TENORM REGULATIONS TIGHTEN RULES ON MANAGEMENT OF OIL AND GAS-RELATED TECHNOLOGICALLY-ENHANCED NATURALLY-OCCURRING RADIOACTIVE MATERIAL Posted: August 30, 2017
In response to the dumping of oil and gas "fracking" wastewater sludges from West Virginia into two Kentucky landfills, the Oil and Gas Workgroup collaborated for many months in order to produce a proposed set of regulations that significantly improve the regulation of TENORM associated with oil and has operations.
A package of regulations have been proposed by the Cabinet for Health and Family Services and the Energy and Environment Cabinet, adopting a specific regulatory framework for management and disposal of radioactive materials that occur naturally in the environment and are brought to the earth?s surface in conjunction with oil and gas exploration and development, and are altered or concentrated through human activity.
Below is a description of the new and amended regulations and the key points in each:
902 KAR 100:180 is a new administrative regulation proposed by the Department for Public Health in the Cabinet for Health and Family Services, which specifically addresses Technologically Enhanced Naturally Occurring Radioactive Material related to oil and gas development. The regulation includes these notable features:
The scope of the regulation is oil and gas development, including drilling, operation, and closure of exploration, production, and disposal wells.
Any TENORM with an activity concentration greater than 5 picocuries/gram (5 p/Ci) of combined Radium 226 and 228 (Ra-226 / Ra-228) generated from oil and gas development is subject to the regulation. Background radiation levels can be considered only if specifically allowed by the Department.
The regulation reaches any person who receives, owns, possesses, uses, transfers. Transports, distributes, disposes, and arranges for disposal of TENORM wastes.
Drill cuttings and associated residual pit fluids permitted and managed under KRS Chapter 353 are exempt. Extensive data reflects that the concentration of naturally-occurring radionuclides in the drill cuttings do not rise to the level of justifying regulation apart from proper pit closure-in-place.
Produced water (brine) and flowback water from hydraulic fracturing that are disposed of in wells permitted under the Underground Injection Control program are excluded from additional regulation by CHFS.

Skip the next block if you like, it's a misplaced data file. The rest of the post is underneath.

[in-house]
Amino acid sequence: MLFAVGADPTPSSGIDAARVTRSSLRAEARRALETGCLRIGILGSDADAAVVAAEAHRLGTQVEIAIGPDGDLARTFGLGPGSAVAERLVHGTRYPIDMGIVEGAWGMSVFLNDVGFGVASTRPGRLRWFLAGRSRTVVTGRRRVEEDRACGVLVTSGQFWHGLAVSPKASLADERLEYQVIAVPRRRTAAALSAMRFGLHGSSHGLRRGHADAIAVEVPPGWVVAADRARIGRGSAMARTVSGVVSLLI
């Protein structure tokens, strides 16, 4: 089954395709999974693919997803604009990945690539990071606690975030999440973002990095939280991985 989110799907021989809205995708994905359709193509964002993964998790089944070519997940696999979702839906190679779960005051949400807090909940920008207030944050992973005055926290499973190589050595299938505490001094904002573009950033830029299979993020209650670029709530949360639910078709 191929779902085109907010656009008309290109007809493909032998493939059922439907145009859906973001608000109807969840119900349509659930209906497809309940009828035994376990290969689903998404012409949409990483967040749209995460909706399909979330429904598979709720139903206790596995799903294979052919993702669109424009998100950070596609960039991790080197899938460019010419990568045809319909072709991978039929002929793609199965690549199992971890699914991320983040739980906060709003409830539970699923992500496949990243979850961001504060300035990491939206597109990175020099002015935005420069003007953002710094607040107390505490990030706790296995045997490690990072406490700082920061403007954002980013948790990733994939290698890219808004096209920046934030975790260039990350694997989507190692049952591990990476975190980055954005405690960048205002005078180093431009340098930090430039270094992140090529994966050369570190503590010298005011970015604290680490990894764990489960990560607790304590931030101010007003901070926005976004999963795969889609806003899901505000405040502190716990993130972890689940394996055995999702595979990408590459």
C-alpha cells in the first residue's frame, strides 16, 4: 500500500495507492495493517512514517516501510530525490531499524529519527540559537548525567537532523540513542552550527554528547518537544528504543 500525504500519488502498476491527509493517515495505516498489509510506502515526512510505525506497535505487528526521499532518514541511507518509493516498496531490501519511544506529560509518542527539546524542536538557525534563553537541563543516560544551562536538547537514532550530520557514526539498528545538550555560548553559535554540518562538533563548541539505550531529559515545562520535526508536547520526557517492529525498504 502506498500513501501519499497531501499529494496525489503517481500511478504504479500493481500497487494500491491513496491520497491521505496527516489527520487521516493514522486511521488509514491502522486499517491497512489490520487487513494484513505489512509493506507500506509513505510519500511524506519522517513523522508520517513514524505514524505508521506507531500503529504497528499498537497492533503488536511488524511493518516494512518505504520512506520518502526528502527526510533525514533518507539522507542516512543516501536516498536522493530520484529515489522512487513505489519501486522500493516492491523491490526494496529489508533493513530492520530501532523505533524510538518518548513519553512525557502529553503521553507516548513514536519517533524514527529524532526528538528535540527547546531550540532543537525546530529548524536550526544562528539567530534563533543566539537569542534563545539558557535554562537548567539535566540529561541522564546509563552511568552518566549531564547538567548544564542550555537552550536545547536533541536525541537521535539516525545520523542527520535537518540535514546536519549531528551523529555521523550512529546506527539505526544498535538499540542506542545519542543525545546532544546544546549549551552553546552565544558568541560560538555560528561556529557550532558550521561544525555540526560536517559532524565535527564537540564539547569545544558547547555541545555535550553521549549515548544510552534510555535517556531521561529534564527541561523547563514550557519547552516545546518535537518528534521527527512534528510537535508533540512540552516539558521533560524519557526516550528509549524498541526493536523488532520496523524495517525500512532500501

Representative sampling of the Ra-226/228 concentrations are required before any management of the wastes, in order to characterize radio-activity and to determine how the wastes are to be managed.
Downblending of the waste activity levels by blending with bulking agents is not allowed except in order to solidify the wastes prior to disposal.
TENORM waste that is transported off-site must be accompanied by a waste profile or manifest, and must be properly contained.
If the waste activity concentration is between 5 and 100 pCi/g, it can be managed in any contained landfill under KRS Chapter 224. This lowers the acceptable upper limit from the current 1,999 pCi/g to 100.
If the waste is between 100 and 200 pCi/g combined Ra-226 and Ra-228, it can either be disposed of downhole in a well specifically permitted for such disposal, or in a contained landfill meeting additional design and operating requirements.
If the waste has more than 200 pCi/g of combined Ra-226 and Ra-228, it can either be disposed of downhole in a well specifically permitted for such disposal, or in a licensed low-level radioactive waste landfill (of which there are none in Kentucky).
Downhole disposal of TENORM wastes is subject to several limits not found in other states that allow such disposal, designed to prevent Kentucky from becoming a dumping ground for TENORM wastes. First, the wastes proposed to be disposed downhole are limited to those generated in the same lease, pool, or unit from which the waste was generated. Further, there are technical standards requiring isolation of the waste from potential sources of drinking water (more on this later.)
The regulation makes clear that importation of TENORM into Kentucky from any state other than Kentuckys compact state partner Illinois, is prohibited. (Advanced Tenorm had argued that the agency had no jurisdiction over TENORM, but the revisions to KRS Chapter 211 during the 2017 session made clear it does have jurisdiction!)
Recordkeeping is required.
For any landfill accepting waste with a concentration between 100 and 200 pCi/g, workers must be trained and monitored through dosimetry badges.